• Published 6 June 2017 by Granma

    Fidel’s contribution to environmental protection recognized

    Comandante en Jefe Fidel Castro’s strong defense of the environment and his contribution to tackling the global challenge of climate change were recognized June 5, during the national act to mark World Environment DayComandante en Jefe Fidel Castro’s strong defense of the environment and his contribution to tackling the global challenge of climate change were recognized June 5, during the national act for World Environment Day. 

    “It is impossible to celebrate World Environment Day in Cuba without recalling the legacy of Fidel,” stated Elba Rosa Pérez Montoya, a Party Central Committee member and minister of Science, Technology and Environment (Citma), who spoke about the historic leader of the Cuban Revolution’s comprehensive approach to environmental issues, as seen in more than 50 of his public speeches, including his remarks to the Communist Party of Cuba’s 7th Congress. 
    The minister recalled how, facing an adverse international context and subjected to a cruel blockade by the U.S. government, Cuba has not only made the struggle to save the environment the focus of government policy, but has also worked with other nations in the region on this issue; above all by training human resources to tackle the effects of climate change.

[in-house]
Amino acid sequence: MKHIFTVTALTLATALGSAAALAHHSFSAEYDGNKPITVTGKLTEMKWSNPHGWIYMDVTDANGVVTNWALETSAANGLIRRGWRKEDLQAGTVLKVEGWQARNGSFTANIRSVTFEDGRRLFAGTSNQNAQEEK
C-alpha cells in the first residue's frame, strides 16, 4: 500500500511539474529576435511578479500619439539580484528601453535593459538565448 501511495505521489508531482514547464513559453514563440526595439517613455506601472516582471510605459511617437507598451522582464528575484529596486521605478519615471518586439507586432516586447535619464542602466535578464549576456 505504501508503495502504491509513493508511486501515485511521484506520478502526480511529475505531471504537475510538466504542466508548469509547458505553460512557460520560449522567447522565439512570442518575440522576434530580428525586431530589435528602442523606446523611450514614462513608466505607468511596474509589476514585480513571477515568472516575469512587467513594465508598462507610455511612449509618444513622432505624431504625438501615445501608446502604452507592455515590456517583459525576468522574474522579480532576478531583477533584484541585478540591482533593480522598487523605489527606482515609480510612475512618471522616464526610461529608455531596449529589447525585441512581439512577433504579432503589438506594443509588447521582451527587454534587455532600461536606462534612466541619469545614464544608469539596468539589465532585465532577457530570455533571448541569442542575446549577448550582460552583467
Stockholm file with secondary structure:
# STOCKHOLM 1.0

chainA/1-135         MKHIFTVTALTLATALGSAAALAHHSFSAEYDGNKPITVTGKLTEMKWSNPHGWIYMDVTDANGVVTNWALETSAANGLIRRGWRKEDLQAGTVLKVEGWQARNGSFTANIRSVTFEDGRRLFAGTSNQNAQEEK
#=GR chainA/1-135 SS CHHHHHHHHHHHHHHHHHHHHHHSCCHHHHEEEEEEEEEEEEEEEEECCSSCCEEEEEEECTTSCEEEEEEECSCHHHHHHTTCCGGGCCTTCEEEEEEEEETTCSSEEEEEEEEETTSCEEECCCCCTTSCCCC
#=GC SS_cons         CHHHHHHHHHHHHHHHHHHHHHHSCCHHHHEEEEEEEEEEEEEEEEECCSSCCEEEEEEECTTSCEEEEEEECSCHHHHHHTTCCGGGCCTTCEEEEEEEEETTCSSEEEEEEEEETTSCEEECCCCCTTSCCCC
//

In this regard, Pérez Montoya emphasized comprehensive efforts undertaken in the province of Sancti Spíritus to combat the drought currently affecting the country, reduce water consumption and pollution, and preserve ecosystems. 
    Comandantes de la Revolución, Ramiro Valdés Menéndez, a member of the Party Political Bureau and a vice president of the Councils of State and Ministers; and Guillermo García Frías, president of the Central State Enterprise Management Organization (OSDE) for the Protection of Flora and Fauna, presided the event in Sancti Spíritus, the third to take place in the province since 2000. 
    Meanwhile, United Nations resident coordinator and Development Programme representative, Myrta Kaulard, highlighted Cuba’s willingness to undertake actions toward protecting the island’s biodiversity and terrestrial ecosystems, preserving the oceans, guaranteeing drinking water for the population, and promoting renewable energy. 
    Also participating in the act were José Ramón Monteagudo Ruiz, first Party secretary in Sancti Spíritus; Inés María Chapman Waugh, president of the National Institute of Hydraulic Resources, and Teresita Romero Rodriguez, president of the Provincial Assembly of People’s Power.
    Presented during the event were National Environment Awards which went to the Villa Clara based Architecture and Engineering Enterprise; DIMARQ Design and Engineering Enterprise from Ciego de Ávila; as well as to Dr. Luis Joaquín Catasús Guerra and Comandante de la Revolución Ramiro Valdés Menéndez; while the provinces of Cienfuegos, Villa Clara, Sancti Spíritus and Ciego de Ávila, were recognized for their outstanding achievements in the field.

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  • Published 24 April 2017 by Granma

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    Fully committed to the use of solar energy, one of the essential future renewable energy sources for Cuba and a basic element on the path to changing our energy system, Cienfuegos province already has four solar parks running at full capacity and is working toward completing the fifth.

    Jesús Rey Pérez Crespo, director of the Cienfuegos Electric Company, reported that the four parks have a combined generation capacity of 11.2 MW. Once the fifth park comes into operation this year, this capacity will reach 16 MW, he noted.